§ Mr. Turner
said, he held in his hand a letter which he had received from two gentlemen engaged in the wine-trade. It detailed the particulars of an interview with the right hon. Baronet (Sir R. Peel) and the Chancellor of the Exchequer, oft the subject of the present state of the trade. It appeared from that tetter, that the right hon. Baronet and the Chancellor of the Exchequer had declared themselves ready to accede to some preposition which would have the effect of somewhat relieving the trade with respect to the stock on hand. What he 102 wished to ask of the right hon. Baronet,! was, how far that statement was correct?
§ Sir R. Peel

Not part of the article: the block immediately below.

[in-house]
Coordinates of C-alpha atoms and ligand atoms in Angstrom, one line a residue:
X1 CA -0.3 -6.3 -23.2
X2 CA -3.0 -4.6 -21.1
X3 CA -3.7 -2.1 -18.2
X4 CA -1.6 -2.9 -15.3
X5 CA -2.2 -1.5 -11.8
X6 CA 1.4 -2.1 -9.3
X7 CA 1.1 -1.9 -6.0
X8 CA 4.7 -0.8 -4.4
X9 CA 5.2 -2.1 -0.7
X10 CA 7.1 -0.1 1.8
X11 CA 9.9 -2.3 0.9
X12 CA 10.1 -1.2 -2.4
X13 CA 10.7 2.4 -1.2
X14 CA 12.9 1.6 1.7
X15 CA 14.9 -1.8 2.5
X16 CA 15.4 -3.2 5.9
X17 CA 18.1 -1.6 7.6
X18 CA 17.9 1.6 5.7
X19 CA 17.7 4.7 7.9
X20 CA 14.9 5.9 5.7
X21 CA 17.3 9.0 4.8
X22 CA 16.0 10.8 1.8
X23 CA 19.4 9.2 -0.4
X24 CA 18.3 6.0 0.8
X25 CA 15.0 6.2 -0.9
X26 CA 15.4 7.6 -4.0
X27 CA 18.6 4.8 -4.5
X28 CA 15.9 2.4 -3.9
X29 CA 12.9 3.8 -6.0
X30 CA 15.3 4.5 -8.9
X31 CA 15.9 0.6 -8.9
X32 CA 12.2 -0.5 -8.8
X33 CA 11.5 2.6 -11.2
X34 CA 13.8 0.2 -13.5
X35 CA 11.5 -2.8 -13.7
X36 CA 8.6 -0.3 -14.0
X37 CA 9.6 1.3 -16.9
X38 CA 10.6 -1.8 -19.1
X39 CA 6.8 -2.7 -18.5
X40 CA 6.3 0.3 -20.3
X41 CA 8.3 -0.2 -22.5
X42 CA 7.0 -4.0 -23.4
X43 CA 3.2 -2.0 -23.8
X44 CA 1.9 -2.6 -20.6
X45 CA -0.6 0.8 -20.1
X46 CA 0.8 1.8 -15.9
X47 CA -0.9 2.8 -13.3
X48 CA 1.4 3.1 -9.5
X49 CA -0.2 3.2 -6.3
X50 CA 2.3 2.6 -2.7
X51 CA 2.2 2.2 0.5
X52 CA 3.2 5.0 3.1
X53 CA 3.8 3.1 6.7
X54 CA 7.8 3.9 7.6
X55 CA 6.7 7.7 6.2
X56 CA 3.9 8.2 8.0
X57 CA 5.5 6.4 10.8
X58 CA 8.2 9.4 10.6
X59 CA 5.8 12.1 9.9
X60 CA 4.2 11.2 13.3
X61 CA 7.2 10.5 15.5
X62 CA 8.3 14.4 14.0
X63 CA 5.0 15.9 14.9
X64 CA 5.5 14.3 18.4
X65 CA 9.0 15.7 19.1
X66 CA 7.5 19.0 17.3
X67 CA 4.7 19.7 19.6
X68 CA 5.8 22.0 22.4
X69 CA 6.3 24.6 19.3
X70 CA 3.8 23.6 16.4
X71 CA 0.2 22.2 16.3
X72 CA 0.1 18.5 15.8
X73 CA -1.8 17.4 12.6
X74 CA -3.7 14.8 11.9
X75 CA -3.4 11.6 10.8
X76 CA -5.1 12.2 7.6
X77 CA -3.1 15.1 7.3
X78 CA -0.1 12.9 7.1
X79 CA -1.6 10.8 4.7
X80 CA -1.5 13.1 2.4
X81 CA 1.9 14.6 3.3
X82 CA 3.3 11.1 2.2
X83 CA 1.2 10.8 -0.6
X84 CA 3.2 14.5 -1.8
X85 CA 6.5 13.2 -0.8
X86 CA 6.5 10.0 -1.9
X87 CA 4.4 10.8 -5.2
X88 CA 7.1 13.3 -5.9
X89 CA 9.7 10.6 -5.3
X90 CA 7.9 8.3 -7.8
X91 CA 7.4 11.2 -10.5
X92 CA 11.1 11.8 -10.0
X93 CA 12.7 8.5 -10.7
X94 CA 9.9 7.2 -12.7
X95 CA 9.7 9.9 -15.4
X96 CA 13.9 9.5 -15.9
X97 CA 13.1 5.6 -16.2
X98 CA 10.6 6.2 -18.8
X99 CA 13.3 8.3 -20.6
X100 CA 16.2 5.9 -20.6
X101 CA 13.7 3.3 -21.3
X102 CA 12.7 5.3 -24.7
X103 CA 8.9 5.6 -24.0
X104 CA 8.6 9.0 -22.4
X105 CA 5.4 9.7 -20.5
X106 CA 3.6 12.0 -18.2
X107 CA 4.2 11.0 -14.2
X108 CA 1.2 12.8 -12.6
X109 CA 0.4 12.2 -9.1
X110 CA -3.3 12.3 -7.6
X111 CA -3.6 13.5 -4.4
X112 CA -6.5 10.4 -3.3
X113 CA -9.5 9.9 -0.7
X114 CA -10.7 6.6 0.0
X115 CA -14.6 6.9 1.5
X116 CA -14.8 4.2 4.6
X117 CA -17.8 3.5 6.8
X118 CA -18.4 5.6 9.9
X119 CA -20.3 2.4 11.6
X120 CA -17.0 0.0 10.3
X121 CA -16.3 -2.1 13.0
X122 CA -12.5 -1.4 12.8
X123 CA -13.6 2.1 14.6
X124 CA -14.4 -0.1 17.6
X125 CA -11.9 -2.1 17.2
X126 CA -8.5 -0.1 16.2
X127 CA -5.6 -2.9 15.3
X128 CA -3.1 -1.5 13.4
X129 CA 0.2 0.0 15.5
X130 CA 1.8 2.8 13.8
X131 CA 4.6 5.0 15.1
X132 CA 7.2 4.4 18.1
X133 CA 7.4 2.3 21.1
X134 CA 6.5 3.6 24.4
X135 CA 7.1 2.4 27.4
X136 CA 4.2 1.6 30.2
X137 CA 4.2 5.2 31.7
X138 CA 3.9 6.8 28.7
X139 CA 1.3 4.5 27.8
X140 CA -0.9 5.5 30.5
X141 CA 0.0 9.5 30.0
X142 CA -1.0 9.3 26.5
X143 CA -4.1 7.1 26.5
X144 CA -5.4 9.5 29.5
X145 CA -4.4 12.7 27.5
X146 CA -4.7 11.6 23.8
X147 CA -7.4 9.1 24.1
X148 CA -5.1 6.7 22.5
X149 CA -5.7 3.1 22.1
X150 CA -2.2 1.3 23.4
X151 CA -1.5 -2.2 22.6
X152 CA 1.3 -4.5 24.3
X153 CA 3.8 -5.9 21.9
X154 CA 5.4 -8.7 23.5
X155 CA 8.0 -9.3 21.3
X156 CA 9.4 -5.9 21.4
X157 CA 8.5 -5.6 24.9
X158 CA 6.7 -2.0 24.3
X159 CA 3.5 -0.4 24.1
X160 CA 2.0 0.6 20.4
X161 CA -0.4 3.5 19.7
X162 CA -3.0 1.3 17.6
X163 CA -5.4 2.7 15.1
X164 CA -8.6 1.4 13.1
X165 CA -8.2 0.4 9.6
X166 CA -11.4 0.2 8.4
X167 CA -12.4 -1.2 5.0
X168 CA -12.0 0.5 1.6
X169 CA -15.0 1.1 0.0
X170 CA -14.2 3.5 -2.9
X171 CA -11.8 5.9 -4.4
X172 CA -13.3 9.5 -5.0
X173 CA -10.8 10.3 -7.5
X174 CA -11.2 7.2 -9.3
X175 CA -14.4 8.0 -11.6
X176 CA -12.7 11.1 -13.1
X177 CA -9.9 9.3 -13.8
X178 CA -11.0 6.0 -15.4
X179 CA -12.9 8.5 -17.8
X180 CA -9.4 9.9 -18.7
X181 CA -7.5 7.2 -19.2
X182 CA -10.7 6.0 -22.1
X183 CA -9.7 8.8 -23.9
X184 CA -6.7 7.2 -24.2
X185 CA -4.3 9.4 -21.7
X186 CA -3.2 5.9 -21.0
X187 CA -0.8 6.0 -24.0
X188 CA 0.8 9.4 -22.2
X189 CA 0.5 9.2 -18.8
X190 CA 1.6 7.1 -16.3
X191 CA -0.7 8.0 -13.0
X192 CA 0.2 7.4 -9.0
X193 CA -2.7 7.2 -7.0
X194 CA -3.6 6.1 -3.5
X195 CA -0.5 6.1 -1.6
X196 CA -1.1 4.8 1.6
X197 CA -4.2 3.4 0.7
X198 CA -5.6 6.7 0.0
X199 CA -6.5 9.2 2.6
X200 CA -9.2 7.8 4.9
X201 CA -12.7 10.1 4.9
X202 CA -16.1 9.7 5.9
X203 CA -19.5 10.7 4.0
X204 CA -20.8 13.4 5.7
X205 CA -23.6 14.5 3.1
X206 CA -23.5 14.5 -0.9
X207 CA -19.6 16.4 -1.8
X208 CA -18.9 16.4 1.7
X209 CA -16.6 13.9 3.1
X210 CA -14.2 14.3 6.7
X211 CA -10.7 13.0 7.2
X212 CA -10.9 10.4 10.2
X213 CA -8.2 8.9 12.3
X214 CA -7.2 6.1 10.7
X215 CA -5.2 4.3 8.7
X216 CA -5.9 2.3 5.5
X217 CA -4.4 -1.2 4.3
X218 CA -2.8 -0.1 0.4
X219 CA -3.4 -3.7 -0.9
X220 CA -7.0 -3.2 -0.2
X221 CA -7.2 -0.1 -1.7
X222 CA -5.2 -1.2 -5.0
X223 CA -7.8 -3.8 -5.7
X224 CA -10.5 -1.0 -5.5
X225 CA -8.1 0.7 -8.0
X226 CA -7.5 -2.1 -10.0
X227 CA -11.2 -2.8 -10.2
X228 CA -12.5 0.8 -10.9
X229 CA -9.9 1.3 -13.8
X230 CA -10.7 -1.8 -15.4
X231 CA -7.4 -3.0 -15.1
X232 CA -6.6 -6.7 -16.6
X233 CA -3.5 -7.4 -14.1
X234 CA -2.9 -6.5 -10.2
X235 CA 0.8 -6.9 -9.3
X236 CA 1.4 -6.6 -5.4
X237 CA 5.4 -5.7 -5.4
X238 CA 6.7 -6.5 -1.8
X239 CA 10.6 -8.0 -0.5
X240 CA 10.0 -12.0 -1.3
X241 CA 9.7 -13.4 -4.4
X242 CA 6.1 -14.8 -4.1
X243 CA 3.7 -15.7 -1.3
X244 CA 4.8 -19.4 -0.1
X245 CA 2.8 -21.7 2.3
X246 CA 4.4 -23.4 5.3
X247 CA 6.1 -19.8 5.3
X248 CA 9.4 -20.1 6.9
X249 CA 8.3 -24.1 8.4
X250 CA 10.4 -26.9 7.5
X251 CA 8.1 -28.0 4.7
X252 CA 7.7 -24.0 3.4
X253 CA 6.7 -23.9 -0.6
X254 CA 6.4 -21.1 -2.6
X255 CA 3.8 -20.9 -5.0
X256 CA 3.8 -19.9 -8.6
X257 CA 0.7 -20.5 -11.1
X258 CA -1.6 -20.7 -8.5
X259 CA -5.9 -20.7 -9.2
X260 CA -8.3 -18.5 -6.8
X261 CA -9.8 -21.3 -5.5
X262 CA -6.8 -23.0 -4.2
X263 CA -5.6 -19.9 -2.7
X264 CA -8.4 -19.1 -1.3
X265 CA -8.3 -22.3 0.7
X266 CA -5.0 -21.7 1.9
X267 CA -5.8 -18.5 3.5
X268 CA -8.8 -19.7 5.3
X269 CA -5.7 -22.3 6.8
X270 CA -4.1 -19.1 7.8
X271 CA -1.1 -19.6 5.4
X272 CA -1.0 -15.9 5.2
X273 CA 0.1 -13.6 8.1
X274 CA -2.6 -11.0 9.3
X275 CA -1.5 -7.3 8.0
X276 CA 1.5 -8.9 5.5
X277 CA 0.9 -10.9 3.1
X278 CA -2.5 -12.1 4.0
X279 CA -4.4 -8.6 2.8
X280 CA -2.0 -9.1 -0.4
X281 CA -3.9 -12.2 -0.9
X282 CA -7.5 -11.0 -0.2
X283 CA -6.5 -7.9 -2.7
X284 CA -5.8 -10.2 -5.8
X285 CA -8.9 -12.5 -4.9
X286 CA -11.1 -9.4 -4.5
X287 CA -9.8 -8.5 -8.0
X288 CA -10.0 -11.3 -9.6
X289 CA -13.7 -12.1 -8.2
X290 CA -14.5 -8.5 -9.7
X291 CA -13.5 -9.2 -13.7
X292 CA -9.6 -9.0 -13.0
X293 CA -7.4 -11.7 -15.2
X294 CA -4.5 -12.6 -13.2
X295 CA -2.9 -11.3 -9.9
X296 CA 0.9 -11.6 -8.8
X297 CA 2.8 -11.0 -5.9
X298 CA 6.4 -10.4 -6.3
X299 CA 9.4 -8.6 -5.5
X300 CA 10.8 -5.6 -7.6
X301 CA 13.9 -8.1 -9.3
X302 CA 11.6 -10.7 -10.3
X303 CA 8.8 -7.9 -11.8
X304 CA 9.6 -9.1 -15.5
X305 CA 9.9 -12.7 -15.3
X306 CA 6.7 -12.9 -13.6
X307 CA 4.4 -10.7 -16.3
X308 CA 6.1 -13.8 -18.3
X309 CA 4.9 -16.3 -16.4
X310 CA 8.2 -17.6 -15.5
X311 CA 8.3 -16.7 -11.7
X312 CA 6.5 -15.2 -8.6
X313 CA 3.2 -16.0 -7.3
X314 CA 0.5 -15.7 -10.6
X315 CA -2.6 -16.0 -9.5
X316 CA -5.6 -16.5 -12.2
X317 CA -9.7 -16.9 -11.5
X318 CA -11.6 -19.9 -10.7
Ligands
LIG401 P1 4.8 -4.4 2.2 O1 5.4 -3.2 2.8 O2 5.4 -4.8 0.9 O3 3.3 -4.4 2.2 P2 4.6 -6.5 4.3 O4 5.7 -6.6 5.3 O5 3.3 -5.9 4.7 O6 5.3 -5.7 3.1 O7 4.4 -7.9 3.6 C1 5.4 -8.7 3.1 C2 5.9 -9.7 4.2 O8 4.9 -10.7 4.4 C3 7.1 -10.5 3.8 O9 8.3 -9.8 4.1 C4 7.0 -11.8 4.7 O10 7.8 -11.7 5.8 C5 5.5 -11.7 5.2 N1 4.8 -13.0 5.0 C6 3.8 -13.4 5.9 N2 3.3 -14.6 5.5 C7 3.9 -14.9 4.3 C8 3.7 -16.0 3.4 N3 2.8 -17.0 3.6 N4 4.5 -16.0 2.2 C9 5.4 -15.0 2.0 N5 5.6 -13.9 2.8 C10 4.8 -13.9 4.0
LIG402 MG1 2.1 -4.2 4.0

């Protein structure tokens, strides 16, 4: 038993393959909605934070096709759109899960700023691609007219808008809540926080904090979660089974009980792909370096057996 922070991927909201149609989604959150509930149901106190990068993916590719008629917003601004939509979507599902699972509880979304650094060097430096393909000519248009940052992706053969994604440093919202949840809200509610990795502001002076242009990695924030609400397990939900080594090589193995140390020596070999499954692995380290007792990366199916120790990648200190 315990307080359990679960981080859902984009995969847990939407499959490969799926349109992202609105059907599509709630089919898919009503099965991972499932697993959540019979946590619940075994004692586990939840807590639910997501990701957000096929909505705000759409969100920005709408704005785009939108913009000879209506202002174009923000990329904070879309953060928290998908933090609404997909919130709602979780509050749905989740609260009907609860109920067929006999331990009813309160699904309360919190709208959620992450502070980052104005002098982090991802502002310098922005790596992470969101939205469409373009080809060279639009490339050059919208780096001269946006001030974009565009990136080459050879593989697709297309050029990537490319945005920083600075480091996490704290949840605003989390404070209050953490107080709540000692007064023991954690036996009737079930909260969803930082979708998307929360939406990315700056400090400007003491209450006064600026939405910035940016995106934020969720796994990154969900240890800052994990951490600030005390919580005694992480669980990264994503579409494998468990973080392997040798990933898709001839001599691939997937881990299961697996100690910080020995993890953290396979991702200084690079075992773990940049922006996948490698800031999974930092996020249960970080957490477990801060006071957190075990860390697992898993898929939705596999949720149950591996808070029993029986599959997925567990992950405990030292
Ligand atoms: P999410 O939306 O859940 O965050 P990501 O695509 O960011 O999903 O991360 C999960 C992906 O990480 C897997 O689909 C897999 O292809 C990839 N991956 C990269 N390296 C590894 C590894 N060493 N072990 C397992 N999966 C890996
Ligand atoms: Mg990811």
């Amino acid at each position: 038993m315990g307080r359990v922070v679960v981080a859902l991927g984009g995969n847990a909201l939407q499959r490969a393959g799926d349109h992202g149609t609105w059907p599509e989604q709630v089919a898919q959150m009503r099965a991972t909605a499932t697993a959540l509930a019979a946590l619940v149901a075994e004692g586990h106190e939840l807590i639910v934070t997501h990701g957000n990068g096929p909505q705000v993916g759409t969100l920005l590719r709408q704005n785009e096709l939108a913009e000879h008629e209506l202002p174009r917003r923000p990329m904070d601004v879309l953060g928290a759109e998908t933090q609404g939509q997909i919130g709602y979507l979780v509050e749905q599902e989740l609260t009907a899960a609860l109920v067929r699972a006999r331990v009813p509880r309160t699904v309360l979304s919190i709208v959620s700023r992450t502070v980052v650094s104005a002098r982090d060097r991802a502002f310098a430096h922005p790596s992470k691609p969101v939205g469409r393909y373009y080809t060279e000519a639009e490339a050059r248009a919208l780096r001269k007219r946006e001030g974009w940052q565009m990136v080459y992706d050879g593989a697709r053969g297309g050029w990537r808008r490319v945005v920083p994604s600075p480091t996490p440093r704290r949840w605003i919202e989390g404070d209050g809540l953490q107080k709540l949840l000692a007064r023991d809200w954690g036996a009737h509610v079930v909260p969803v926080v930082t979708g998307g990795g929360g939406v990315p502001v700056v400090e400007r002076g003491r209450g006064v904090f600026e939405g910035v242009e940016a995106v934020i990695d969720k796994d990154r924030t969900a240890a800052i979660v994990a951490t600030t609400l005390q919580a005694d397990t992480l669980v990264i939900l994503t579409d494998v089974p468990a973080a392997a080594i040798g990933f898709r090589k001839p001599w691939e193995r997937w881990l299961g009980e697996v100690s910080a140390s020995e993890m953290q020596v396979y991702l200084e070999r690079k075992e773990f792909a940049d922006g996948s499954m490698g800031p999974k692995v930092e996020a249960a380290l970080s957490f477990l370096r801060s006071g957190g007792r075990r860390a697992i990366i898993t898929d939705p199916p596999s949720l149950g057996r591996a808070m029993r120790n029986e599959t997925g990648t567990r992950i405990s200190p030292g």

must assume, from what the hon. Member said, that the communication was genuine, but tinder the circumstances he must say that its publication was unwarranted. It was true that he and his right hon. Friend the Chancellor of the Exchequer had had an inter view with some gentlemen connected with; the wine-trade, as they had had with deputations representing the interests of other commercial bodies. They had listened to the statements made in this case, but had not pledged themselves to anything except to the fact that they would give the subject their best consideration. Now, under such circumstances, he must say that the publication of what occurred at that interview was altogether unjustifiable; and still more so, when he and his right hon. Friend were represented as assenting to a particular proposition, respecting which they had only promised that they would give the subject their best consideration. It was greatly discouraging to Members of the Government, in consenting to interviews affecting particular interests, to have accounts i of them prematurely laid before the public, and that in a manner which might lead to very erroneous conclusions respecting them.